The WebBrowser control in the example is just to prove that SSL calls actually work.  Your code doesn’t need a WebBrowser control since internally TrustedRootCertificateInstaller uses an HttpWebRequest instance.

Notice that the example’s MainPage.xaml.cs and TrustedRootCertificateInstaller.cs both use “#if (DEBUG)” conditional compilation to eliminate the WP7CertInstaller code from non-Debug builds.  You are free to delete these lines if you want your Release builds to include WP7CertInstaller functionality.

How Does WP7CertInstaller Work?

Simply put the WP7CertInstaller project provides a website from which to download certificates and the TrustedRootCertificateInstaller class, which is included in your app’s project, attempts to download an SSL page from the website.  If your app receives a WebException with Status equal to UnknownError while downloading the SSL page it starts a WebBrowserTask so that the phone’s IE browser downloads the same page via a non-SSL request.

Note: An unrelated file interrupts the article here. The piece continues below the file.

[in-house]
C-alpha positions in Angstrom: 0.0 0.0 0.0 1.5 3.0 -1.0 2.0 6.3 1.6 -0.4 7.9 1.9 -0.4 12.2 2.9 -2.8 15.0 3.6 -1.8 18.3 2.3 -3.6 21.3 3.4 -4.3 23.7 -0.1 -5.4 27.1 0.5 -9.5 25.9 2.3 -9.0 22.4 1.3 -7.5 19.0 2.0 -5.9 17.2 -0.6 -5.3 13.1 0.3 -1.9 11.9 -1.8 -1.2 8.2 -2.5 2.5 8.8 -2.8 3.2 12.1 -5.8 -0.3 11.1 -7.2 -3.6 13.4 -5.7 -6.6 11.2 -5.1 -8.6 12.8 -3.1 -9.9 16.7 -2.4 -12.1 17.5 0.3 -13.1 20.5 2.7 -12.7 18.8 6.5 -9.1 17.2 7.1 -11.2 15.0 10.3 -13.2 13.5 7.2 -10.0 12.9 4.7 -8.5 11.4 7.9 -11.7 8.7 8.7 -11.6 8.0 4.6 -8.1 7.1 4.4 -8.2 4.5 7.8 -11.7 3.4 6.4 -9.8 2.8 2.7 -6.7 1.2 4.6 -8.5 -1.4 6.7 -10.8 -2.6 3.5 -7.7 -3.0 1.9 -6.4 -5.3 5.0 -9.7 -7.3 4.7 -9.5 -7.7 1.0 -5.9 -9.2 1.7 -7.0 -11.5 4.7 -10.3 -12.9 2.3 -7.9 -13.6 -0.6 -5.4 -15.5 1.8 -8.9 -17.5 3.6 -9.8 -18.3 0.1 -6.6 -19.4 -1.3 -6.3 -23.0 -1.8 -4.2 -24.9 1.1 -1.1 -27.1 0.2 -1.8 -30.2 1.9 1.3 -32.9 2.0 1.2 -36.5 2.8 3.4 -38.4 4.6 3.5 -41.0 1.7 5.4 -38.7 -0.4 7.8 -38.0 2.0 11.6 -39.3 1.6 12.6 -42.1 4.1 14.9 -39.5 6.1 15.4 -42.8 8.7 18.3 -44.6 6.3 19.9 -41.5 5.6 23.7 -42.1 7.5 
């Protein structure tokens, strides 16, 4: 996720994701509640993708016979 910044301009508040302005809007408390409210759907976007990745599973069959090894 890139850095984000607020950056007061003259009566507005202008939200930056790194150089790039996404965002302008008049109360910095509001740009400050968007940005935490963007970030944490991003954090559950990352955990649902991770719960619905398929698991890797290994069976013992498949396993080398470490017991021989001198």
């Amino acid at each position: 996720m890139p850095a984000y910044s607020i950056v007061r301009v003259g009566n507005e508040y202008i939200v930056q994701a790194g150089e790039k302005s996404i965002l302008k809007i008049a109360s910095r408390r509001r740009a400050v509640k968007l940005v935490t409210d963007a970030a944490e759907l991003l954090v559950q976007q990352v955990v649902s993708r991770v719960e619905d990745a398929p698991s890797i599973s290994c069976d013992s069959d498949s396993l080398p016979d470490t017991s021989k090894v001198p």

The WebBrowserTask causes your app to deactivate and enter tombstone mode.  After the user installs the trusted root certificate they either active your app again using the phone’s back button or launch it anew using the app’s icon.  TrustedRootCertificateInstaller must get called for both cases and that is why the example is written to make the BeginEnsureCertificateIsInstalled() call in the main page’s Loaded event.

WP7CertInstaller Web Site